[Day] March 2022
Dear [MP – find your MP here]
I am writing to you today as a constituent and as a member of the Oxfordshire local community with respect to the progress of the Nationality and Borders Bill. As I am sure you are aware, the readings of the bill in the House of Lords on the 28th February and the 2nd and 8th of March led to a number of significant and important amendments in the shape of the bill. This amended version is due to return to the House of Commons, where it will be either accepted or rejected for further debate.
As with many, I am extremely concerned about the potential impact of the bill in its un-amended form, the detrimental effects it will impose on the lives of many refugees and asylum seekers who seek sanctuary in the UK, as well as the symbolism it holds at this time of crisis. Surely, in the face of such extreme and violent nationalism as we are seeing in the Russian incursion into Ukraine, we should be holding a mirror to our own policies and politics and considering what they signal to the international community and what we truly stand for as a nation.
It is simply not good enough at this time to turn our backs on those who need safety and security most.
As such, I respectfully ask that you register your support for the amendments brought forward by the House of Lords which will help to bring the Nationality and Borders Bill closer in line with the co-operative principles underpinning the 1951 UN Refugee Convention and will increase the protection of human rights for displaced individuals entering the UK. The following four amendments hold particular importance towards this goal.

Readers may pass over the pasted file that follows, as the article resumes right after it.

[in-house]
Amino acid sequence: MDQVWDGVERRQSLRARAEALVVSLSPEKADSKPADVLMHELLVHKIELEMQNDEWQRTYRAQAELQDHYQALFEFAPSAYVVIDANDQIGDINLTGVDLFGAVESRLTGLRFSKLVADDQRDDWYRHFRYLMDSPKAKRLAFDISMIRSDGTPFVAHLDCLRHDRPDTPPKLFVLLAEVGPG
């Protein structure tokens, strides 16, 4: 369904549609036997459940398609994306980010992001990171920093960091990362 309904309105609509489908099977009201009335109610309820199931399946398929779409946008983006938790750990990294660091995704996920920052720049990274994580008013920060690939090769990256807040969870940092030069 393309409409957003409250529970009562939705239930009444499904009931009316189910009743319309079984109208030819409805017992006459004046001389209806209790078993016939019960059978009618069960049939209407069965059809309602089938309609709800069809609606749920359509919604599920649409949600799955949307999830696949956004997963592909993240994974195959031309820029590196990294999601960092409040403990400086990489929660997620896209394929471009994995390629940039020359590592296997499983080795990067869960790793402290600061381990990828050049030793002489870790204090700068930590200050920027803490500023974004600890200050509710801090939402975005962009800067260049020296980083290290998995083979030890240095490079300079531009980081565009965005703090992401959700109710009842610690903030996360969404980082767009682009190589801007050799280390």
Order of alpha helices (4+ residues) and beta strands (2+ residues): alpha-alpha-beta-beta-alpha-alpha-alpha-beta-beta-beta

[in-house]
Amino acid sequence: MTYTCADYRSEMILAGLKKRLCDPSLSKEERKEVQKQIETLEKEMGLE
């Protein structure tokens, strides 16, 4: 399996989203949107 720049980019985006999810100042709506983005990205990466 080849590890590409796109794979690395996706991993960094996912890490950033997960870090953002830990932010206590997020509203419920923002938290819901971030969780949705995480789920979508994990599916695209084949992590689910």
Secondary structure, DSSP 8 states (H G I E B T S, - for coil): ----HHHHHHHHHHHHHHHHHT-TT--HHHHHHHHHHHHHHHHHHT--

The removal of Clause 11
Clause 11 would introduce ‘differentiated treatment’ into asylum law, allowing the Home Office to discriminate between people seeking asylum based on their means of arrival to the UK – ‘regular’ and ‘legal’, and ‘irregular’ and ‘illegal’. Those who arrive via indirect (‘irregular’) routes would not be entitled to full refugee status, may be removed offshore, and, if allowed to remain in British territory, would face marginalisation within British society, including no recourse to public funds and the uncertainty of living in limbo pending decisions regarding their status. The removal of this clause represents a critical amendment towards protecting the rights of all refugees to claim asylum in the UK, as well as keeping the UK in line with international refugee and humanitarian law.
The removal of Clause 15
Clause 15 is the ‘inadmissibility clause’ which was intended to enable the UK government to ‘remove’ a person claiming asylum to a third safe country with which they have ‘a connection’ (for example, they may have passed through it en-route to the UK). This was an impractical and unsafe recommendation; the UK government does not currently have any returns agreements with any other states and, further, each refugee’s personal circumstance means determining a ‘safe’ destination country for removal would be a fraught and risky process.
The inclusion of a family reunification route
There is currently no legal route for unaccompanied children to reunite with family members in the UK (beyond the Ukrainian Family Scheme which has seen little success thus far). This new clause is critical in building this into the asylum system. This amendment gained a large amount of support in the Lords.
The inclusion of a resettlement target
A resettlement target of 10,000 refugees is a crucial inclusion which reflects a number of key issues raised by local councils and refugee and asylum support organisations. The ad-hoc resettlement of refugees thus far has hindered local councils’ efforts to plan for arrivals – to provide housing, basic provisions, and education. As the government has already committed to resettle 5,000 Afghan refugees per year, this would secure a commitment of an additional 5,000 refugees per year from elsewhere in the world – a small ask given the scale of global displacement and the public will for supporting refugees and asylum seekers.
I ask you, as a member of government with the power to do so, but also as an individual who simply as a factor of chance may never have to face the violence, hardship, and uncertainty that refugees and asylum seekers face, to stand in support of these important amendments and to encourage your colleagues to do the same.
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